In the domain of art, each creation is unique, and knows little progress thereafter. Arising over time are all sorts of variations of the same themes, sometimes full-bodied, often quite bland. But the force existing at the beginning of the work is rarely maintained. Similarly, when this force is reapplied, the action produced in the artwork becomes automated and mechanized, so much so that the dulled senses fail to respond to the medium. The time is then ripe for a new invention. What we call the technique is inseparable from the art. And so we are wanting, and this is not a trivial matter, to do away with some ideas. Gutenberg, the inventor of movable type, printed by this means a handful of books, which still remain supreme as realisations of the art of book typography. The centuries which have succeeded him were not marked by any other major invention in this field of interest – until photography.
Robert Doisneau, Joseph-Philibert Girault de Prangey, Étienne-Jules Marey, Gustave Le Gray, Tazio Secchiaroli, Alfred Donné, Dimitri Baltermants, Peter Bock-Schroeder, Robert Capa, Henri Cartier-Bresson, Wright Morris, Harold Eugene "Doc" Edgerton, Clarence White, Roger Fenton, William Henry Fox Talbot, André Kertész, Otto Wegener, Henri Jean-Louis Le Secq, Herbert List, Louis-Jacques-Mandé Daguerre, Eugene Atget, John Collier, Ilse Bing, Philippe Halsman, William Eugene Smith, Paul Strand, Germaine Krull, Nadar, Auguste-Rosalie Bisson, Charles Marville, Dorothea Lange, Marcello Geppetti, Lewis Hine, Leon Gimpel, Pierre Molinier, Miroslav Tichý, Edward Jean Steichen, Karl Struss, Louis-Cyrus Macaire, George Ellery Hale, Israëlis Bidermanas and Walker Evans are amongst the photographers featured in the weekly Visual Independence Blog.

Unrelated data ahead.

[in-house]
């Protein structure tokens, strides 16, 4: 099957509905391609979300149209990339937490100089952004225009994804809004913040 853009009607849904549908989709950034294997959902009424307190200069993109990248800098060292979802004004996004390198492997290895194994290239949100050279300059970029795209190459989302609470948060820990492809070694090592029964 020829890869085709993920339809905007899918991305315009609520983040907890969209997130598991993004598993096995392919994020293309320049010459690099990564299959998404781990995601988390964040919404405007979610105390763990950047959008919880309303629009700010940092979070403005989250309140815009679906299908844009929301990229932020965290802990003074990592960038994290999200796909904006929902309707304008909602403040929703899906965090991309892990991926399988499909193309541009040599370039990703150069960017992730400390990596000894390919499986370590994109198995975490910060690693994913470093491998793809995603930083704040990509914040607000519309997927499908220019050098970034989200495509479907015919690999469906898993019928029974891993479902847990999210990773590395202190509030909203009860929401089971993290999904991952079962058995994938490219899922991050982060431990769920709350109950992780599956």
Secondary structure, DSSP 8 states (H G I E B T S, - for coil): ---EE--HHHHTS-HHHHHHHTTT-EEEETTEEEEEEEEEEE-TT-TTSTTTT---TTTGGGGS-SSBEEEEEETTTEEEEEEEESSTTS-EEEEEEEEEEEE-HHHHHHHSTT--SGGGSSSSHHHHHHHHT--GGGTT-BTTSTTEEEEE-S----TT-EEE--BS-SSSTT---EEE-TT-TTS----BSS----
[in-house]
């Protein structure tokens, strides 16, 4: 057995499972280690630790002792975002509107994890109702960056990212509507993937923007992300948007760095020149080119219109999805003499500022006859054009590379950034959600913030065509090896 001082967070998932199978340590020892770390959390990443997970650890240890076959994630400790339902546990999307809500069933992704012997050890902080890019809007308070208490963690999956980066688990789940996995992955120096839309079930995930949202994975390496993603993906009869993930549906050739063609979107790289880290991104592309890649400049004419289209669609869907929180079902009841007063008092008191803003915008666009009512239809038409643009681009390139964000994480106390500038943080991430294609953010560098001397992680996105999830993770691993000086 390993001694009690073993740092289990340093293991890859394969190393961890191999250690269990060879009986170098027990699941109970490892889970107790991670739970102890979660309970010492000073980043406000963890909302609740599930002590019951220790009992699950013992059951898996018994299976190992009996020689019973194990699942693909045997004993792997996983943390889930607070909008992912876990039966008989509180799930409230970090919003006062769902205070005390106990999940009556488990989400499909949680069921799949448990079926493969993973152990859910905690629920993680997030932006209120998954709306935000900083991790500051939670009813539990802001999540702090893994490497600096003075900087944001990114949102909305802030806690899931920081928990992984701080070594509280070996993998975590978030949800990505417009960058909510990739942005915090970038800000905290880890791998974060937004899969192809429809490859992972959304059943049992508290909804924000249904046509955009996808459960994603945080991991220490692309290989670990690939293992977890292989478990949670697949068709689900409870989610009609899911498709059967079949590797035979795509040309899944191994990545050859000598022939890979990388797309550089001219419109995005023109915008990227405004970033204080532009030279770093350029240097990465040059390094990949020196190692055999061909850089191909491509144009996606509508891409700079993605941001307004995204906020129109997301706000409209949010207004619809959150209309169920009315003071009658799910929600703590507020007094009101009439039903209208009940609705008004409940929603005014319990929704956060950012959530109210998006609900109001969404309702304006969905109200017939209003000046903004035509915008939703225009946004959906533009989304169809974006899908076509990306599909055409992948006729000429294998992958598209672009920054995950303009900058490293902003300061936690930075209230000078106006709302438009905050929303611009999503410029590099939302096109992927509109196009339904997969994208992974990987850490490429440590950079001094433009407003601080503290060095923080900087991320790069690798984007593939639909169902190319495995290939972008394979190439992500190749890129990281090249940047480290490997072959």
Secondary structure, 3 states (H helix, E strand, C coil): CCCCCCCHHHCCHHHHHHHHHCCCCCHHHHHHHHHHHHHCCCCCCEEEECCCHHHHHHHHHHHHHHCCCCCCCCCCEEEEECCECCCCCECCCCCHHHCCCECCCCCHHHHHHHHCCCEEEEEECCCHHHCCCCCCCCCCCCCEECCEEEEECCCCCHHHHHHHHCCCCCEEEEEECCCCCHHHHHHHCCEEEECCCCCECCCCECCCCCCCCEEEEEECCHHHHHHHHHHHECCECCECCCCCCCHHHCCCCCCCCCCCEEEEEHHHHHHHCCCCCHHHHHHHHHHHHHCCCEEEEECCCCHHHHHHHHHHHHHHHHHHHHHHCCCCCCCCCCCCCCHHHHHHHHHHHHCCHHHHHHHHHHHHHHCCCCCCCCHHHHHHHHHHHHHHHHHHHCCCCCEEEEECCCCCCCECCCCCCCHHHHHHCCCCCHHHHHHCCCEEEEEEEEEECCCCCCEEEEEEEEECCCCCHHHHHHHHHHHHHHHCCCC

Anyone still asking that question should attend international art fairs, visit renowned galleries and auction houses, or even private residences of some foremost collectors
Photography’s presence within the art world has surged in recent years. The once distinctive line between photography and other art forms has blurred. Today’s photography art market seems to straddle two distinctive subsets – vintage/iconic pieces and current, contemporary creations.
There is a very real sense in which photography is actually the core of the contemporary art market. All sorts of ideas come directly from or through photography.
“There is a new generation of photographers that are creatively and intellectually pushing the envelope,” says Isabella Icoz, art advisor, nominator to the Prix Pictet and veteran art curator in Istanbul. “When I look at them, I don’t think of [their work] as photography but as art. I think it’s important to not look at labels.”
Photography is simply a medium of accepted art.